there was a tripping through the gallery, and soft cheerful laughs,
and opening and closing doors, and, for a time, a hush.

"Elles changent de toilettes," said Adele; who, listening
attentively, had followed every movement; and she sighed.

"Chez maman," said she, "quand il y avait du monde, je le suivais
partout, au salon et e leurs chambres; souvent je regardais les
femmes de chambre coiffer et habiller les dames, et c'etait si
amusant:  comme cela on apprend."

"Don't you feel hungry, Adele?"

"Mais oui, mademoiselle:  voile cinq ou six heures que nous n'avons
pas mange."

"Well now, while the ladies are in their rooms, I will venture down
and get you something to eat."

And issuing from my asylum with precaution, I sought a back-stairs
which conducted directly to the kitchen.  All in that region was
fire and commotion; the soup and fish were in the last stage of
projection, and the cook hung over her crucibles in a frame of mind
and body threatening spontaneous combustion.  In the servants' hall
two coachmen and three gentlemen's gentlemen stood or sat round the
fire; the abigails, I suppose, were upstairs with their mistresses;
the new servants, that had been hired from Millcote, were bustling
about everywhere.  Threading this chaos, I at last reached the
larder; there I took possession of a cold chicken, a roll of bread,
some tarts, a plate or two and a knife and fork:  with this booty I
made a hasty retreat.  I had regained the gallery, and was just
shutting the back-door behind me, when an accelerated hum warned me
that the ladies were about to issue from their chambers.  I could
not proceed to the schoolroom without passing some of their doors,
and running the risk of being surprised with my cargo of victualage;
so I stood still at this end, which, being windowless, was dark:
quite dark now, for the sun was set and twilight gathering.

Presently the chambers gave up their fair tenants one after another:
each came out gaily and airily, with dress that gleamed lustrous
through the dusk.  For a moment they stood grouped together at the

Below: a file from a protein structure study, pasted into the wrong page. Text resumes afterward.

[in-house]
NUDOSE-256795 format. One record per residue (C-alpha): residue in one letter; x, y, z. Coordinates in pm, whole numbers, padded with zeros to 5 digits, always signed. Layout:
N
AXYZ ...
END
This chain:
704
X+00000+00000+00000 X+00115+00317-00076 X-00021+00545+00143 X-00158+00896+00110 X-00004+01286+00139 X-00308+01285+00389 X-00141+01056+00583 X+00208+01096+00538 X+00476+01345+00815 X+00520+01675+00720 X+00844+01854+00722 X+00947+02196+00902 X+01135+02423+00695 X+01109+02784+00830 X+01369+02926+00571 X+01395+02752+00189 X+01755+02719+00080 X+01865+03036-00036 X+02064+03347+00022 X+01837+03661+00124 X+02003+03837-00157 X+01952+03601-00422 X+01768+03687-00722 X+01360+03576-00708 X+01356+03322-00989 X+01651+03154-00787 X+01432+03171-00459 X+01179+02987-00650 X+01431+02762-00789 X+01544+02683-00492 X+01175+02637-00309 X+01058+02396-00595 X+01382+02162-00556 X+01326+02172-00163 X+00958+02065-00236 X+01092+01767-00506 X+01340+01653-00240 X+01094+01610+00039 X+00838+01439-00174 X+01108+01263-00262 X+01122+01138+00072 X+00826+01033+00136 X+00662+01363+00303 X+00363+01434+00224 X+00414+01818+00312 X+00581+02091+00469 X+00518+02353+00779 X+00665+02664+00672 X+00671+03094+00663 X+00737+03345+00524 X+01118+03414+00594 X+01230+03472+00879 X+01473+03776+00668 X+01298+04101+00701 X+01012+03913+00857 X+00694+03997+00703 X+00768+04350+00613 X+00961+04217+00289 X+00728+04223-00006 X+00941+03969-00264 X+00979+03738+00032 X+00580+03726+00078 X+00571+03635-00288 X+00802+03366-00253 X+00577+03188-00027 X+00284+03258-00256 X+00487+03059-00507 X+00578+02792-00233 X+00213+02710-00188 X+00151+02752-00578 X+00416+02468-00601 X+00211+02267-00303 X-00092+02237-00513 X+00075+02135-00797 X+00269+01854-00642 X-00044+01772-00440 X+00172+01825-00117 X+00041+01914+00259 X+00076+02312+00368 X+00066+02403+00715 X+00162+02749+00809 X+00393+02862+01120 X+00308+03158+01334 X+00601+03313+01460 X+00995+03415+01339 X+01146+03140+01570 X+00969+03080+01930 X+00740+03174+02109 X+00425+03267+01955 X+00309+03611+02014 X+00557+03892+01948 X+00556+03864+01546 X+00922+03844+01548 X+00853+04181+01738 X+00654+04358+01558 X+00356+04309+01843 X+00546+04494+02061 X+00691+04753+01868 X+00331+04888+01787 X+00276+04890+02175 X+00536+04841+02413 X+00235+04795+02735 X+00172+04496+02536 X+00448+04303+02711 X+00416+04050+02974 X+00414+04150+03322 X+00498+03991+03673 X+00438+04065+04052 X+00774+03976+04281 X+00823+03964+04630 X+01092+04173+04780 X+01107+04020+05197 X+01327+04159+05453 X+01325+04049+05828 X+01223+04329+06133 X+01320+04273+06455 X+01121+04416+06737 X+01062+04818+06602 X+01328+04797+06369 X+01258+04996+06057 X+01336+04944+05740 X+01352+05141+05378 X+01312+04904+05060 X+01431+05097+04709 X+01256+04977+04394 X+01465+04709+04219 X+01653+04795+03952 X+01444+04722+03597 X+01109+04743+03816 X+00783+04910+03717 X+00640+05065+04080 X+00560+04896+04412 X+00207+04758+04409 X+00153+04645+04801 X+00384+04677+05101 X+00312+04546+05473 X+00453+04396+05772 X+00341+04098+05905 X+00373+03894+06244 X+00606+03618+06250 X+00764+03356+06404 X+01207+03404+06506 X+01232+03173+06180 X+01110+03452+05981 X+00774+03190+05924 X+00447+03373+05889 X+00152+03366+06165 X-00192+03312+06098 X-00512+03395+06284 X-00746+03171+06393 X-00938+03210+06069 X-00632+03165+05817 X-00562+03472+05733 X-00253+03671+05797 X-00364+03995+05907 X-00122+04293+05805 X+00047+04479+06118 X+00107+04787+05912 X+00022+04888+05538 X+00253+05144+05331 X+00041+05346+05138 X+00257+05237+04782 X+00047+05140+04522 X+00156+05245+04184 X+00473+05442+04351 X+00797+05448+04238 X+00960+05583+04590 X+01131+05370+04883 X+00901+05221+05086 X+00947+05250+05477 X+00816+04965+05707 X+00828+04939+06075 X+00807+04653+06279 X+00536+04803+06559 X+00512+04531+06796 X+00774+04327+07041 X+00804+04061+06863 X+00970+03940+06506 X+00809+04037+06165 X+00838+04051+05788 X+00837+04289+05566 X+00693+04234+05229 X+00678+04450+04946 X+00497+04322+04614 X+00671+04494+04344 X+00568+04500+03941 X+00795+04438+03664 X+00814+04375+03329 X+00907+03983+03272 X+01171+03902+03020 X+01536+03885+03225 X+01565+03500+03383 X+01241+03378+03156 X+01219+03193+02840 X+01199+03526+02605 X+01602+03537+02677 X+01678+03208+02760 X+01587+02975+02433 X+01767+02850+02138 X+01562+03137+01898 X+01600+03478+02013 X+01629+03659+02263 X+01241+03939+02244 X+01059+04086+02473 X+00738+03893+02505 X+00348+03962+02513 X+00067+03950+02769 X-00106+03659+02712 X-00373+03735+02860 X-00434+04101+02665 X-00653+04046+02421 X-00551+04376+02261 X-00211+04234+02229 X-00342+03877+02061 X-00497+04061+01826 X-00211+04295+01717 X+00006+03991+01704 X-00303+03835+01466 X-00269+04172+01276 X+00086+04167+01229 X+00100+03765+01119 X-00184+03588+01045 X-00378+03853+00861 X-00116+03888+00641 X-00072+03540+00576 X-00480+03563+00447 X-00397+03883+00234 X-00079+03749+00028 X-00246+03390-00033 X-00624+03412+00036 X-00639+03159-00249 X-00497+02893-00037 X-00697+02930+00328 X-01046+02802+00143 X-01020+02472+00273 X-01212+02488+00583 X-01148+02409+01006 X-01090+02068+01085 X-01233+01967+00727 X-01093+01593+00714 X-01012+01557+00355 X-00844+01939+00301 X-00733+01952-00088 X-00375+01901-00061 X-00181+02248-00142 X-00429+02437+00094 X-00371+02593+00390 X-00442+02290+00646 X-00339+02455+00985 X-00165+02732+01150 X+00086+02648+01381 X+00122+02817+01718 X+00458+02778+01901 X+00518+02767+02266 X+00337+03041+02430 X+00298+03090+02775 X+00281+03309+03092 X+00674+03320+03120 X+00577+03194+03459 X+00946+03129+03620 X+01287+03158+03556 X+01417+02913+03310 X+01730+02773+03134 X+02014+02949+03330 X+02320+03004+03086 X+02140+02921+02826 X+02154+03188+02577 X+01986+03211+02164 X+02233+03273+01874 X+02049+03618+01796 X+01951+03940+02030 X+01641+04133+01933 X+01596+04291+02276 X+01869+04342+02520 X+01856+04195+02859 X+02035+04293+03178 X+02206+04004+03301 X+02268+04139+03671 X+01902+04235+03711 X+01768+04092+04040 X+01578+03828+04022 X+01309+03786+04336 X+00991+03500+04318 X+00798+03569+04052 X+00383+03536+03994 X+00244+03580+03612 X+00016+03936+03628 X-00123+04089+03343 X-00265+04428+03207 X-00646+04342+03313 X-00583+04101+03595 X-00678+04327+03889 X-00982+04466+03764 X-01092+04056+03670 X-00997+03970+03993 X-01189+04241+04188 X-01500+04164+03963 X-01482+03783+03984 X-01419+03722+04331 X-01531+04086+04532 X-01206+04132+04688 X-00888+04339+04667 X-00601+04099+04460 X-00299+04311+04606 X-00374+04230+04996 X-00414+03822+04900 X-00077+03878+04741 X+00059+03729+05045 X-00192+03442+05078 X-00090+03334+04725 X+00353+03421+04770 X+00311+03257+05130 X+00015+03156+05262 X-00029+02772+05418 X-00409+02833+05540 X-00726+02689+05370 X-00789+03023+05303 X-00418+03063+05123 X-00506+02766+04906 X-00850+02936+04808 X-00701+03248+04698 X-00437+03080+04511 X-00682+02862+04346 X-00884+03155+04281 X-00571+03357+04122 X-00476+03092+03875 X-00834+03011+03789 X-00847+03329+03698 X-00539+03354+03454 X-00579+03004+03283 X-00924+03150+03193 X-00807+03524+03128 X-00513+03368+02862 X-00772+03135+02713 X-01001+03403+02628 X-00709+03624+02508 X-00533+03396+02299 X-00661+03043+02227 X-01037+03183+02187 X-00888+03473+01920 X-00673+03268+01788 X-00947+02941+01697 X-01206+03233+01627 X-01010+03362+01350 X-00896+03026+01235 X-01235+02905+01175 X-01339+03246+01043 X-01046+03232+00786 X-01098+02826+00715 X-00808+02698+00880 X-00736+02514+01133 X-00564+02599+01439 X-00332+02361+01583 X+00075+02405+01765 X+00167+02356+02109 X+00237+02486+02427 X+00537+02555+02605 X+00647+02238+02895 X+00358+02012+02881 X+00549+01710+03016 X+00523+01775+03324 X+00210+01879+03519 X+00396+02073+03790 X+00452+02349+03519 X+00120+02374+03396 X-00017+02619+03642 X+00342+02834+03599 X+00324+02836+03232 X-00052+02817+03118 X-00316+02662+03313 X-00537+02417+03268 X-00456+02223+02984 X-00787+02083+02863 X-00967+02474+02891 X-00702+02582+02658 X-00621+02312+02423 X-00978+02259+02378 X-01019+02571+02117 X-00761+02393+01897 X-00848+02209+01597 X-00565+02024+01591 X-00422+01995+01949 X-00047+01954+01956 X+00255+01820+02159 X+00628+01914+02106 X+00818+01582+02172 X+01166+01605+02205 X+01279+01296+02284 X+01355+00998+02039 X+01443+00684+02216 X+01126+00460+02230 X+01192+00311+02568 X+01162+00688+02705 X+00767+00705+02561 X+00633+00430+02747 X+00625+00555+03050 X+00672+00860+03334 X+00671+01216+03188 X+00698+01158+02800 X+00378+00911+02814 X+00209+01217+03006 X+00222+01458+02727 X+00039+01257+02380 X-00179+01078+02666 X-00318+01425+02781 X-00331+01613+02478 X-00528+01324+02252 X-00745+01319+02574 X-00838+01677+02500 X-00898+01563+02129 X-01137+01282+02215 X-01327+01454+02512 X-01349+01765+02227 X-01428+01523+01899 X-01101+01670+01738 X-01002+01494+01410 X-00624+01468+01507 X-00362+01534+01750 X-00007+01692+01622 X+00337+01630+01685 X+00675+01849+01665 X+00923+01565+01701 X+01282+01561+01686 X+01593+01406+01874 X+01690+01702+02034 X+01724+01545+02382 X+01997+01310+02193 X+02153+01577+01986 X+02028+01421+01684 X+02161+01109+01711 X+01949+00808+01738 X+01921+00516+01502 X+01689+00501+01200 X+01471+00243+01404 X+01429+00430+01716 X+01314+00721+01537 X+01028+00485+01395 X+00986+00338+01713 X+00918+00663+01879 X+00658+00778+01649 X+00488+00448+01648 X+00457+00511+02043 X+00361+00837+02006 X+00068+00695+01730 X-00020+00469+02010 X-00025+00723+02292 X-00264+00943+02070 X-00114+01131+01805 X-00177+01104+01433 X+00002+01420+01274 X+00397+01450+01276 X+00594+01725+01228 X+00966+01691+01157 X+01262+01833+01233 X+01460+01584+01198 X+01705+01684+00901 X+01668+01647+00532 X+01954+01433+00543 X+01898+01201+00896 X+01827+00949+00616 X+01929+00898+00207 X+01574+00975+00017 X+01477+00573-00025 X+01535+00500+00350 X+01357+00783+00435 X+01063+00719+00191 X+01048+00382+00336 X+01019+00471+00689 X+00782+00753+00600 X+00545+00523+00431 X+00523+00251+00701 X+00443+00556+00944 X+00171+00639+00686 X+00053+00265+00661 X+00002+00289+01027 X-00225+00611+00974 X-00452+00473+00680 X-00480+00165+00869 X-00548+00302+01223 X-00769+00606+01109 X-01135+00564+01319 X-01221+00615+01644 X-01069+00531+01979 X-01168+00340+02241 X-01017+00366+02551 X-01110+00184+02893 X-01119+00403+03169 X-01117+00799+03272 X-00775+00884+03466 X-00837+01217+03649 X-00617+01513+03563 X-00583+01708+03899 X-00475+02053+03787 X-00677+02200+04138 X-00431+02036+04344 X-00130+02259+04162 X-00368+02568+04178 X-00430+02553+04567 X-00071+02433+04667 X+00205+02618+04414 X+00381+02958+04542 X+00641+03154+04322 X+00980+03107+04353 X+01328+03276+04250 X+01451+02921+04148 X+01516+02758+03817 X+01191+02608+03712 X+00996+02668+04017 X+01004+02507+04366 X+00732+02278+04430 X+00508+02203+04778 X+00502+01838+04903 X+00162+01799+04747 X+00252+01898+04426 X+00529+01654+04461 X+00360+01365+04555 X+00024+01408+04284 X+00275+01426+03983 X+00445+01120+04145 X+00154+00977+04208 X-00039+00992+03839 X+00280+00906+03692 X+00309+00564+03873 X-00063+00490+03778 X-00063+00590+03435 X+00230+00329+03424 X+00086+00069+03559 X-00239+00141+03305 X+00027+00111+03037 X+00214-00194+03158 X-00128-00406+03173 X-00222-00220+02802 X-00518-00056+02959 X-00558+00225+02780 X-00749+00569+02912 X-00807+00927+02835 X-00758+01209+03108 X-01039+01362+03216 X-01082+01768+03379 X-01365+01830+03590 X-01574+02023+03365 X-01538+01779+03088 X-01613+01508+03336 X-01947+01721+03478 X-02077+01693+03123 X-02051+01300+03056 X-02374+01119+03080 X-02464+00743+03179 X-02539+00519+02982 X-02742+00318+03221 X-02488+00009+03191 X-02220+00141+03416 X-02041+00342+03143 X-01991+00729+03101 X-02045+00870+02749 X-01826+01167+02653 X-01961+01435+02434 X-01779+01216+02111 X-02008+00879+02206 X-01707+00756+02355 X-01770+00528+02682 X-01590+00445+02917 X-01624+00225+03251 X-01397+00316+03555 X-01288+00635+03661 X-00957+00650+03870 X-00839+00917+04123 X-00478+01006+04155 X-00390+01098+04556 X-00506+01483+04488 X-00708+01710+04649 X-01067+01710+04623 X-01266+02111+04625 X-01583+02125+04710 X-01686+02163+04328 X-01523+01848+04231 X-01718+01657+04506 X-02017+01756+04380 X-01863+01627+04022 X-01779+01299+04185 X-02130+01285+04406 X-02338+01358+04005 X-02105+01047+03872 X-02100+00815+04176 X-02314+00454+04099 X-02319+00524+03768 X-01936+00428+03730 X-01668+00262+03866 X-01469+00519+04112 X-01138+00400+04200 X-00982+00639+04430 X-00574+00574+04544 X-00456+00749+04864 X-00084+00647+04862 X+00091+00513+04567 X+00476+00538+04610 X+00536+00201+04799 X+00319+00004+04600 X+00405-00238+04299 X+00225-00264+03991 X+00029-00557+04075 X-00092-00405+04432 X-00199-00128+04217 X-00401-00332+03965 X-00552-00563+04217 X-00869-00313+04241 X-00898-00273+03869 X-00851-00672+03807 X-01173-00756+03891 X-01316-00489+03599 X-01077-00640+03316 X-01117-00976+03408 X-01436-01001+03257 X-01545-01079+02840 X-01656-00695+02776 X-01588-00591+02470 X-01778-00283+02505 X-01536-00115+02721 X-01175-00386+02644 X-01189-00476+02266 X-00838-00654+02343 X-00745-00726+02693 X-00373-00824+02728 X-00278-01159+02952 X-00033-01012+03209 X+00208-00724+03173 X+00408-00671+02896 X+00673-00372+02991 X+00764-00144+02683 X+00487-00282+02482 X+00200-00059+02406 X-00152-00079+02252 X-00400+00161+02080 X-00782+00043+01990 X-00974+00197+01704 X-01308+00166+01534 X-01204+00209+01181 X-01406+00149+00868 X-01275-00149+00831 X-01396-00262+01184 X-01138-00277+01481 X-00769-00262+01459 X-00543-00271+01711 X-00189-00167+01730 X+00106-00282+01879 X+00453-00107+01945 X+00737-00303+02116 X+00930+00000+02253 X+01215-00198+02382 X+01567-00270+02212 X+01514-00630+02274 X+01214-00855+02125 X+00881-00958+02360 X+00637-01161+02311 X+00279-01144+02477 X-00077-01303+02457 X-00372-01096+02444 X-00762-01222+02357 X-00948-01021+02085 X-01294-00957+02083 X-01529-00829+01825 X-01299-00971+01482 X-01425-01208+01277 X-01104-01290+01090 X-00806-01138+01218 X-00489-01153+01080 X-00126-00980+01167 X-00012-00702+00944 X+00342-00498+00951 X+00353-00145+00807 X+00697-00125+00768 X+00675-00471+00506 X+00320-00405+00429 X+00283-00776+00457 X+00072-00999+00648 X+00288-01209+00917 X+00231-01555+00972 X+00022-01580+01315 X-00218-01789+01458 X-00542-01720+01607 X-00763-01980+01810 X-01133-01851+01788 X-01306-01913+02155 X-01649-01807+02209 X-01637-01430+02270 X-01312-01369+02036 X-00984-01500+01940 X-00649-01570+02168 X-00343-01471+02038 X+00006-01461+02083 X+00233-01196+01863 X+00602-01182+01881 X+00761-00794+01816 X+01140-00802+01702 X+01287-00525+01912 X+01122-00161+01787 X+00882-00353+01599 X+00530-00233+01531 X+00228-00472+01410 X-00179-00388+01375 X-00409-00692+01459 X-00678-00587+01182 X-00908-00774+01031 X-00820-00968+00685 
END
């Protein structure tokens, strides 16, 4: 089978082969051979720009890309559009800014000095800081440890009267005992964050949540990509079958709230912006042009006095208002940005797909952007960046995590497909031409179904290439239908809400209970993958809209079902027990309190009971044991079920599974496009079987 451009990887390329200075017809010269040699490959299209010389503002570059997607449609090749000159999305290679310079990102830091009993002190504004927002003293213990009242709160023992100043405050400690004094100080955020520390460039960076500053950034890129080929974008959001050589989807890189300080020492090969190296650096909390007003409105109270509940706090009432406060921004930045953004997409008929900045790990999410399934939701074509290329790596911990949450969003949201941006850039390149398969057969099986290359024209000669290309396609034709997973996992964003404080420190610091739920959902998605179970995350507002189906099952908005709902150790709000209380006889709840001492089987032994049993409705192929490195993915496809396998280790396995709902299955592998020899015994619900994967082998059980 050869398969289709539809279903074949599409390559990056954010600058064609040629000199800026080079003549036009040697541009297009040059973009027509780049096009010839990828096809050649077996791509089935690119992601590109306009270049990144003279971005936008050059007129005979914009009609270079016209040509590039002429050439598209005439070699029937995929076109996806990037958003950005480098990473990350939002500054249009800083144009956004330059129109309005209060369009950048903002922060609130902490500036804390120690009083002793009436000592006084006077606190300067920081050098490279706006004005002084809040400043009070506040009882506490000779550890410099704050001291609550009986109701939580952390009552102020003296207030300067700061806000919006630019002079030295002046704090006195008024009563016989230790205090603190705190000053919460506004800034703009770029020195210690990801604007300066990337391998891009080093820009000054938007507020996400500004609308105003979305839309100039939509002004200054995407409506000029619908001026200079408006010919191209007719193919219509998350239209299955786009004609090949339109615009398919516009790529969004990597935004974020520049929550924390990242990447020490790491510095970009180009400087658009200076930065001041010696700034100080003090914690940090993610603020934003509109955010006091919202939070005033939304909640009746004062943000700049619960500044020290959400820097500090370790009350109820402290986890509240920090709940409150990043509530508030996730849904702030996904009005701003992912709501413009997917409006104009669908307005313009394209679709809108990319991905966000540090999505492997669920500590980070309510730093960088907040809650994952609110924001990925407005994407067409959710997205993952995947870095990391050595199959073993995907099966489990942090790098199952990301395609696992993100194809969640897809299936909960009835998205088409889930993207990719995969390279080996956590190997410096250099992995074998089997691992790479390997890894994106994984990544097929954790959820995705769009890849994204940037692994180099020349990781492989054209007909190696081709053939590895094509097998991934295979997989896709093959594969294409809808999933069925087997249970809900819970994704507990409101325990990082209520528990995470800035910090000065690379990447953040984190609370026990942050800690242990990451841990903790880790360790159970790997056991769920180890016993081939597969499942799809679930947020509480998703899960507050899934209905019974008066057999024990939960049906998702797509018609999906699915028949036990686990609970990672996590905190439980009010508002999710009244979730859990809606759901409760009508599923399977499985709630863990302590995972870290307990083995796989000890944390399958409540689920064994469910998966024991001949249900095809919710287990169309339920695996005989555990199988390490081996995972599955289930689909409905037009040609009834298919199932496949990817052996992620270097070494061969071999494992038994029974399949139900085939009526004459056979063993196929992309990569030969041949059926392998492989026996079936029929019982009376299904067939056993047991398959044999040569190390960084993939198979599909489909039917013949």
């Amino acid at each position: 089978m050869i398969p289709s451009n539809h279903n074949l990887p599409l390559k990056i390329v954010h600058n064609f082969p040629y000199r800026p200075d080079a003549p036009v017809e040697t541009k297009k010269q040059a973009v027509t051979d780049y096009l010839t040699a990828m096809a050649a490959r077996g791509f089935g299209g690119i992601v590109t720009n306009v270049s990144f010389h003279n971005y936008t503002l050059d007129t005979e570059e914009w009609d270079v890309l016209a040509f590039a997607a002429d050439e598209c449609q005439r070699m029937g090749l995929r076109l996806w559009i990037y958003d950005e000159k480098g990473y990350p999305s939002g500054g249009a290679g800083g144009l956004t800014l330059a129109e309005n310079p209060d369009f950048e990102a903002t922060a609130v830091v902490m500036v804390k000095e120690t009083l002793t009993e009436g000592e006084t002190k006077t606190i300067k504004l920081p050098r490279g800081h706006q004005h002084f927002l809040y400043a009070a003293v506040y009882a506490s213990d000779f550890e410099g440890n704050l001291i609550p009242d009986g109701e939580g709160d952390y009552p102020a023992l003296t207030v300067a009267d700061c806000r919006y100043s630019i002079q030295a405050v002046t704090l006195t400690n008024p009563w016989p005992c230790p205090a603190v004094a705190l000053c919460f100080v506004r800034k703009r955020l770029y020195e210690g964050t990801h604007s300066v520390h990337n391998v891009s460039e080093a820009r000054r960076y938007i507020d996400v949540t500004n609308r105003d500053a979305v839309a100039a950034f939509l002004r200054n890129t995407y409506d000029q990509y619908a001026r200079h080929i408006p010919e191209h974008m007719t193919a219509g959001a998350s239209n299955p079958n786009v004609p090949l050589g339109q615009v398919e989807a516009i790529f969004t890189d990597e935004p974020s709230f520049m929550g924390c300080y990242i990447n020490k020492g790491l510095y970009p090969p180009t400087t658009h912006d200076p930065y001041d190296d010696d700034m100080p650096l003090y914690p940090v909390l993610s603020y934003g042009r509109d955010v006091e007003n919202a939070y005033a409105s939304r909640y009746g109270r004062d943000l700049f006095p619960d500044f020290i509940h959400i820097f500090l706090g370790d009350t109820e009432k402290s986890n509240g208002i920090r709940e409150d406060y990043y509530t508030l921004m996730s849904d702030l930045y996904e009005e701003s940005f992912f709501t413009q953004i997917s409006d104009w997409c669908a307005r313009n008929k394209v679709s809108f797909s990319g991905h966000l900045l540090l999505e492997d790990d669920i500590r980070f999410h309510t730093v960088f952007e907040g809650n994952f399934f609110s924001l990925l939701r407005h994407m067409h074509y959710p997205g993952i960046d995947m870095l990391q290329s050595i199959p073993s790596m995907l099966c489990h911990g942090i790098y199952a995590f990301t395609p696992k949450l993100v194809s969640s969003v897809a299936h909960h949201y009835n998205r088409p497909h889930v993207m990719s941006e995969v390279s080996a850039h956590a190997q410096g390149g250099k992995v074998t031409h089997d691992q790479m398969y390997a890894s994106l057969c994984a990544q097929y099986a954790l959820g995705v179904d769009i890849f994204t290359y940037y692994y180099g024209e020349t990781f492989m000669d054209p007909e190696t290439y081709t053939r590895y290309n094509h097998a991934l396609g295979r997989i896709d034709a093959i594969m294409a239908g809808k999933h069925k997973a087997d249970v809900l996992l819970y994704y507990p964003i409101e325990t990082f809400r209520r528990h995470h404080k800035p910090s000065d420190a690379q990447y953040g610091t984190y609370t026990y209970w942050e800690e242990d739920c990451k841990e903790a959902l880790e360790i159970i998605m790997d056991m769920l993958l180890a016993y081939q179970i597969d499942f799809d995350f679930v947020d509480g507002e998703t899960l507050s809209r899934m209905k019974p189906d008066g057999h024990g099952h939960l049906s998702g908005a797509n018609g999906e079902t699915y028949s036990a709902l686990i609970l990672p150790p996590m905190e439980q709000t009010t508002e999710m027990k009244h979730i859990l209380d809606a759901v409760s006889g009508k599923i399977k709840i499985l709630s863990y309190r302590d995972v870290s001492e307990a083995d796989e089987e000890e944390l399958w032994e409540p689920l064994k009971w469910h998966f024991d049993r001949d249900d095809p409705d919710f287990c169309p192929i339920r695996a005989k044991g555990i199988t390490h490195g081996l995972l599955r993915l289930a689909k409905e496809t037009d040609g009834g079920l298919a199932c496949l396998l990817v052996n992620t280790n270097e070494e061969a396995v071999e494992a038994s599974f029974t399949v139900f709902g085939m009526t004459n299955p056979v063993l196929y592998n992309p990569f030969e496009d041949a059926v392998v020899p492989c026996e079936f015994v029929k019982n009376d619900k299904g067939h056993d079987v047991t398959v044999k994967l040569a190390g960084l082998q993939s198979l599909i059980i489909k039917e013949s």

other extremity of the gallery, conversing in a key of sweet subdued
vivacity:  they then descended the staircase almost as noiselessly
as a bright mist rolls down a hill.  Their collective appearance had
left on me an impression of high-born elegance, such as I had never
before received.

I found Adele peeping through the schoolroom door, which she held
ajar.  "What beautiful ladies!" cried she in English.  "Oh, I wish I
might go to them!  Do you think Mr. Rochester will send for us by-
and-bye, after dinner?"

"No, indeed, I don't; Mr. Rochester has something else to think
about.  Never mind the ladies to-night; perhaps you will see them
to-morrow:  here is your dinner."

She was really hungry, so the chicken and tarts served to divert her
attention for a time.  It was well I secured this forage, or both
she, I, and Sophie, to whom I conveyed a share of our repast, would
have run a chance of getting no dinner at all:  every one downstairs
was too much engaged to think of us.  The dessert was not carried
out till after nine and at ten footmen were still running to and fro
with trays and coffee-cups.  I allowed Adele to sit up much later
than usual; for she declared she could not possibly go to sleep
while the doors kept opening and shutting below, and people bustling
about.  Besides, she added, a message might possibly come from Mr.
Rochester when she was undressed; "et alors quel dommage!"

I told her stories as long as she would listen to them; and then for
a change I took her out into the gallery.  The hall lamp was now
lit, and it amused her to look over the balustrade and watch the
servants passing backwards and forwards.  When the evening was far
advanced, a sound of music issued from the drawing-room, whither the
piano had been removed; Adele and I sat down on the top step of the
stairs to listen.  Presently a voice blent with the rich tones of
the instrument; it was a lady who sang, and very sweet her notes
were.  The solo over, a duet followed, and then a glee:  a joyous
conversational murmur filled up the intervals.  I listened long:
suddenly I discovered that my ear was wholly intent on analysing the
mingled sounds, and trying to discriminate amidst the confusion of
accents those of Mr. Rochester; and when it caught them, which it
soon did, it found a further task in framing the tones, rendered by
distance inarticulate, into words.

The clock struck eleven.  I looked at Adele, whose head leant
against my shoulder; her eyes were waxing heavy, so I took her up in
my arms and carried her off to bed.  It was near one before the
gentlemen and ladies sought their chambers.

The next day was as fine as its predecessor:  it was devoted by the
party to an excursion to some site in the neighbourhood.  They set
out early in the forenoon, some on horseback, the rest in carriages;
I witnessed both the departure and the return.  Miss Ingram, as
before, was the only lady equestrian; and, as before, Mr. Rochester
galloped at her side; the two rode a little apart from the rest.  I
pointed out this circumstance to Mrs. Fairfax, who was standing at
the window with me -

"You said it was not likely they should think of being married,"
said I, "but you see Mr. Rochester evidently prefers her to any of
the other ladies."

"Yes, I daresay:  no doubt he admires her."

"And she him," I added; "look how she leans her head towards him as
if she were conversing confidentially; I wish I could see her face;
I have never had a glimpse of it yet."

"You will see her this evening," answered Mrs. Fairfax.  "I happened
to remark to Mr. Rochester how much Adele wished to be introduced to